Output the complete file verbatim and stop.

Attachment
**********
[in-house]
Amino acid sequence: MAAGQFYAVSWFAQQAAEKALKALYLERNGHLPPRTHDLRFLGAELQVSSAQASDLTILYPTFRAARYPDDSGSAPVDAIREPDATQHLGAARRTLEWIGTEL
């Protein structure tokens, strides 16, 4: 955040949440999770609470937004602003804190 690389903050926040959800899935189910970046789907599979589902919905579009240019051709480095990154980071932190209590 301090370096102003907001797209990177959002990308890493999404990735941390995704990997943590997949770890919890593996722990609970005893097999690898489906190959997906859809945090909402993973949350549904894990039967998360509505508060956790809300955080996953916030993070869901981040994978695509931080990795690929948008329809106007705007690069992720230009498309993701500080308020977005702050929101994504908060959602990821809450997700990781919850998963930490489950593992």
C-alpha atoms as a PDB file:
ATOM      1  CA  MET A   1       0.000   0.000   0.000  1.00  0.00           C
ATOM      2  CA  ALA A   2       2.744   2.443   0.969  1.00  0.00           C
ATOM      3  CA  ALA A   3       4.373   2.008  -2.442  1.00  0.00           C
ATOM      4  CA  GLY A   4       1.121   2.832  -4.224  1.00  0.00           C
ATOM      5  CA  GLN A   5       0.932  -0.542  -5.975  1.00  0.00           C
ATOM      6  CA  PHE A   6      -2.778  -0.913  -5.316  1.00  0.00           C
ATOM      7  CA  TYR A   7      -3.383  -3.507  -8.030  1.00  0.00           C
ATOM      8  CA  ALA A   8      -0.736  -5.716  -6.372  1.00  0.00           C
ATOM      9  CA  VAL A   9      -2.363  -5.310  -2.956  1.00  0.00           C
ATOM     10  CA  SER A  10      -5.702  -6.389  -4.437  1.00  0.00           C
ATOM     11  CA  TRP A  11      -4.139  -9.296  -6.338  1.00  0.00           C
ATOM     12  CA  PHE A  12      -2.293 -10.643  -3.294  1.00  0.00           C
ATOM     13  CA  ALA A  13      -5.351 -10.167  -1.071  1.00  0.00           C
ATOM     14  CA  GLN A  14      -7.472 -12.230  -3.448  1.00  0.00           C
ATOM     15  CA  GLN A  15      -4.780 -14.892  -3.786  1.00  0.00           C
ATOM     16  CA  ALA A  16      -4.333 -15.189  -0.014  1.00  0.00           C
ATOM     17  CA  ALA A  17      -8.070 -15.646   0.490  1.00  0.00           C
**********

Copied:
[in-house]
Amino acid sequence: MAAGQFYAVSWFAQQAAEKALKALYLERNGHLPPRTHDLRFLGAELQVSSAQASDLTILYPTFRAARYPDDSGSAPVDAIREPDATQHLGAARRTLEWIGTEL
């Protein structure tokens, strides 16, 4: 955040949440999770609470937004602003804190 690389903050926040959800899935189910970046789907599979589902919905579009240019051709480095990154980071932190209590 301090370096102003907001797209990177959002990308890493999404990735941390995704990997943590997949770890919890593996722990609970005893097999690898489906190959997906859809945090909402993973949350549904894990039967998360509505508060956790809300955080996953916030993070869901981040994978695509931080990795690929948008329809106007705007690069992720230009498309993701500080308020977005702050929101994504908060959602990821809450997700990781919850998963930490489950593992």
C-alpha atoms as a PDB file:
ATOM      1  CA  MET A   1       0.000   0.000   0.000  1.00  0.00           C
ATOM      2  CA  ALA A   2       2.744   2.443   0.969  1.00  0.00           C
ATOM      3  CA  ALA A   3       4.373   2.008  -2.442  1.00  0.00           C
ATOM      4  CA  GLY A   4       1.121   2.832  -4.224  1.00  0.00           C
ATOM      5  CA  GLN A   5       0.932  -0.542  -5.975  1.00  0.00           C
ATOM      6  CA  PHE A   6      -2.778  -0.913  -5.316  1.00  0.00           C
ATOM      7  CA  TYR A   7      -3.383  -3.507  -8.030  1.00  0.00           C
ATOM      8  CA  ALA A   8      -0.736  -5.716  -6.372  1.00  0.00           C
ATOM      9  CA  VAL A   9      -2.363  -5.310  -2.956  1.00  0.00           C
ATOM     10  CA  SER A  10      -5.702  -6.389  -4.437  1.00  0.00           C
ATOM     11  CA  TRP A  11      -4.139  -9.296  -6.338  1.00  0.00           C
ATOM     12  CA  PHE A  12      -2.293 -10.643  -3.294  1.00  0.00           C
ATOM     13  CA  ALA A  13      -5.351 -10.167  -1.071  1.00  0.00           C
ATOM     14  CA  GLN A  14      -7.472 -12.230  -3.448  1.00  0.00           C
ATOM     15  CA  GLN A  15      -4.780 -14.892  -3.786  1.00  0.00           C
ATOM     16  CA  ALA A  16      -4.333 -15.189  -0.014  1.00  0.00           C
ATOM     17  CA  ALA A  17      -8.070 -15.646   0.490  1.00  0.00           C